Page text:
City schools get overall 5 on TVAAS
by ELANEY WALKER Banner Staff Writer
Dec 01, 2013 | 1412 views | 0 0 comments | 16 16 recommendations | email to a friend | print
Results from the recently released National Assesment of Educational Progress revealed Tennessee to be the fastest improving state in the country, a designation supported by Cleveland City Schools’ Tennessee Value-Added Assessment System analysis.

Supervisor of Instruction K-12 Jeff Elliott highlighted the overall progress of Cleveland’s elementary schools.

“One of the most exciting things is E.L. Ross Elementary and Yates Primary have received all A’s for all subjects for the last three years in the [Tennessee Comprehensive Assessments Program] achievements. That is good,” Elliott said. “That means in math, science, social studies and reading and language their scores have all been A’s.”

He said the remaining elementary schools — Stuart, Blythe-Bower, Mayfield and Arnold — received an A in academic growth in reading for the 2012-13 school year.

“In addition, Arnold, Blythe-Bower and Mayfield received an A in academic growth in math,” Elliott said. “Stuart’s growth was a B in math last year. They are making a lot of improvement there in math.”

TVAAS is a measurement of student academic progress based on the results from tests like TCAP, the ACTs, EOC and the SAT 10. The annual report focuses on four areas: overall, literacy, numeracy, and literacy and numeracy. Each school system receives a level based on their scores with 1 being the lowest and 5 the highest.

Cleveland City Schools received an overall 5.

Additional composite scores for the school system included: 5, literacy and numeracy; 5, numeracy; and a 3 in literacy.

Elliott explained a couple reasons for the difference in the high math scores and average literacy scores.

“Some of the resources for our teachers has been more on the front end for math components than literacy components. We have state websites with good resources; however, there are more resources for math right now than literacy,” Elliott said. “We have seen a clearer picture on what we are aiming for in math than we have in English Language Arts.”

Cleveland Middle School’s lowest score was in literacy with a 1. The other scores stand in stark contrast with 5’s in literacy and numeracy, overall and numeracy.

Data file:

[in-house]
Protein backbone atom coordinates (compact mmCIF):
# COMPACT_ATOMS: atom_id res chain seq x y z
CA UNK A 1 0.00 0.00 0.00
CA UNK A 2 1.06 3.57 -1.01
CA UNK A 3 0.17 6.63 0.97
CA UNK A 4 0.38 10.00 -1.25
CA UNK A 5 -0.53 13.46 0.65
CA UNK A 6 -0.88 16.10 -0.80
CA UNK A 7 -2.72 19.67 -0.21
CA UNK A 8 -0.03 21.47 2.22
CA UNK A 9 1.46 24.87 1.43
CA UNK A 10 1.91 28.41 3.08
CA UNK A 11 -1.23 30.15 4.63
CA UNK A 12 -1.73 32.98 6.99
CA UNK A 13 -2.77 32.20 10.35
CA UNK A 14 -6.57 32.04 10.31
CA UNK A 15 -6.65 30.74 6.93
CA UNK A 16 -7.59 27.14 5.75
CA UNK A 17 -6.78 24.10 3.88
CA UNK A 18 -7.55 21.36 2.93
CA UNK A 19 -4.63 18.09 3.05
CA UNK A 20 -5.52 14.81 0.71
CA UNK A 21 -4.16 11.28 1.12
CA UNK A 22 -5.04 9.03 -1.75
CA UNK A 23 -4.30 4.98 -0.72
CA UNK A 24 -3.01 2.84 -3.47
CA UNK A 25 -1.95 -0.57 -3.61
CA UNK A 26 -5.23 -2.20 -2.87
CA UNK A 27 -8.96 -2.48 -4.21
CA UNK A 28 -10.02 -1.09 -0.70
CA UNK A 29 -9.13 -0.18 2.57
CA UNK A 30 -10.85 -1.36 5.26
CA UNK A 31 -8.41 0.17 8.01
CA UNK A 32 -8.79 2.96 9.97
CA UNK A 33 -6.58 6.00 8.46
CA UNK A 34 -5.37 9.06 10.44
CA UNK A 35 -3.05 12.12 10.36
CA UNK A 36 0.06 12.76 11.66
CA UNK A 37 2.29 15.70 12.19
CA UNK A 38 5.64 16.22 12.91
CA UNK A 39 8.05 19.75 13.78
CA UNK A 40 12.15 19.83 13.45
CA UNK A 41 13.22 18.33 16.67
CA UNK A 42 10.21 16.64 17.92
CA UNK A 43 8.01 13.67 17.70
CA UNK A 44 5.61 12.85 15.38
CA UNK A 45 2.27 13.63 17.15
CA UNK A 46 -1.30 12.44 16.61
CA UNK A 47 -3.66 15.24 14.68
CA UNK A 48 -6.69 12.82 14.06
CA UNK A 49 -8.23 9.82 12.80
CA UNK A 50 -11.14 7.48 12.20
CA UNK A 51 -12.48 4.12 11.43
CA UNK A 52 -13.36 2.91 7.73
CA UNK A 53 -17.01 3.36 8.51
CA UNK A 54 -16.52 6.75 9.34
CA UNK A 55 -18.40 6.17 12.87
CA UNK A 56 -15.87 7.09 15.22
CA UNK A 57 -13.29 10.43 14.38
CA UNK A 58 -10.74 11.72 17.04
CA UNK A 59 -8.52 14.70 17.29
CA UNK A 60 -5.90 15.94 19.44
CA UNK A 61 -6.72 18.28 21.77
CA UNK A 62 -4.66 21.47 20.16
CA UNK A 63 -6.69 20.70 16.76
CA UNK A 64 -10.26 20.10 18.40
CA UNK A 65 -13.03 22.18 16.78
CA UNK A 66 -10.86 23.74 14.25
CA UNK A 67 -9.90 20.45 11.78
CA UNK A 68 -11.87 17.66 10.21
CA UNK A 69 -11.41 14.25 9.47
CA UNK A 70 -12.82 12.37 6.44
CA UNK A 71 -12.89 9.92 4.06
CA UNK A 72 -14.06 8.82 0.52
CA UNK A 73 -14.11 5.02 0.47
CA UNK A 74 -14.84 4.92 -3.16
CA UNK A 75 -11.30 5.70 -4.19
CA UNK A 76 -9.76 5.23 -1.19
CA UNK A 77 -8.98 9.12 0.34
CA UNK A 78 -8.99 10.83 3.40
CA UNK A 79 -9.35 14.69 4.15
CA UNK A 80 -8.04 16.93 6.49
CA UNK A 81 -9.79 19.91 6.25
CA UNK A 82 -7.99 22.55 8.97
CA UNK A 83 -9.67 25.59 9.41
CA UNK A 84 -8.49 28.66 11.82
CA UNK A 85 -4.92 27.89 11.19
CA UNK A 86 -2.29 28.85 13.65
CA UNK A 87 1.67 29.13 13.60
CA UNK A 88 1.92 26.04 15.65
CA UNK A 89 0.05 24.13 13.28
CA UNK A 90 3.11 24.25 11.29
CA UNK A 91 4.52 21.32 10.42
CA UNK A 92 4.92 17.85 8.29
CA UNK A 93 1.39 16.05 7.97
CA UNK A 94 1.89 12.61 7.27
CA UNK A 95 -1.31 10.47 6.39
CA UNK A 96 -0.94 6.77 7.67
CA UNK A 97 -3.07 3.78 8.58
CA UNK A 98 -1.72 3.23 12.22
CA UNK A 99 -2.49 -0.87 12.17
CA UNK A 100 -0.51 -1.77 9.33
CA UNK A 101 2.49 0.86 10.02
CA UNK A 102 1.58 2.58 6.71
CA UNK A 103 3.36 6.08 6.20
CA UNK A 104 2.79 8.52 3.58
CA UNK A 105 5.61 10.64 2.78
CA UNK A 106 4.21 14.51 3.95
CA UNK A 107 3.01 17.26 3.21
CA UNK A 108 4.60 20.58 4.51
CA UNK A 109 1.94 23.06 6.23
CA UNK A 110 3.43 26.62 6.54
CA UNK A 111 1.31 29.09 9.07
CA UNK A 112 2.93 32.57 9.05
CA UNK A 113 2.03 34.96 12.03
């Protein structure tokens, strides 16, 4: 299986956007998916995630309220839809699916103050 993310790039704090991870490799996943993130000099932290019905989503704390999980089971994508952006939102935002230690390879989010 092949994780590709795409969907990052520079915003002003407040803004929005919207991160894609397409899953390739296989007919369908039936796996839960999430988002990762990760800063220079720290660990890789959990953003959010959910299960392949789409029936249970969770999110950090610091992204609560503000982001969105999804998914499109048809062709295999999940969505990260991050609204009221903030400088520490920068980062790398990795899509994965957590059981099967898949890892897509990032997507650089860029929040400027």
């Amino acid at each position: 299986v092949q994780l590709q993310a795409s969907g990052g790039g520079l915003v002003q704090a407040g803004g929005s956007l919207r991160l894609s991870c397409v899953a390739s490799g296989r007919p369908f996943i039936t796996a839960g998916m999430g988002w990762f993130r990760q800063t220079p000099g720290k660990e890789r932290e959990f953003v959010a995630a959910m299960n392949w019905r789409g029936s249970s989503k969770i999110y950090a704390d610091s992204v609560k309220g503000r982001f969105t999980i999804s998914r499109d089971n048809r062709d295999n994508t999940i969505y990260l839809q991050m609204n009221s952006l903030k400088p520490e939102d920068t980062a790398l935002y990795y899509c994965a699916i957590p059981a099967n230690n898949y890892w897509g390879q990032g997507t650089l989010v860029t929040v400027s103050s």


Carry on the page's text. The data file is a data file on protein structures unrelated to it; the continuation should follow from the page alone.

Cleveland High School’s overall one-year trend scores showed an increase in literacy over the middle school. All in all they included: 3, overall; 3, literacy; 2, numeracy; and 3, literacy and numeracy.

Instructional facilitators and principals of each school discussed ways to increase the literacy scores. The outcome of this year’s increased literacy focus will be made known with the release of TVAAS in August of 2014.

Another reason for the average literacy score is the growing subgroup of English Language Learners, or students whose first language is not English.

Elliott explained Cleveland City Schools did not meet its goal for the ELL’s reading and language arts scores. There are approximately 400 ELL students in the system.

“I think part of it is the complexity that goes along with the reading and language arts,” Elliott said. “Sometimes for English Language Learners, they are kind of behind the 8-ball so to speak. They are trying to put it all together.”

He explained the school system continues to monitor and work with all the subgroups with particular attention to the English Language Learners.

Another subgroup, students with disabilities, showed an improvement in their reading and math scores.

According to Elliott, Cleveland met all of its accountability goals for the 2012-13 school year. The state requires all school systems to issue their goals for each year. These achievement measures are predominately seen in two areas: reading for third grade, seventh grade, third through eighth grade, English II and English III; and math for third grade, seventh grade, third through eighth grade, Algebra and Algebra II.

Elliott pointed out the graduation rate for the 2012-13 school year was 85.8 percent. He said the school system aims to increase the number.

“A 100 percent is our goal each year. We want to do anything we can to help students,” Elliott said. “We have a wonderful graduation coach at Cleveland High, Rachel Moore. She is a hard worker.”

He explained between Moore, the high school counselors and the Teen Learning Center’s staff effective work is being conducted to close the 14.2 percentile gap.

Scores for the 2013-14 school year will be announced in August.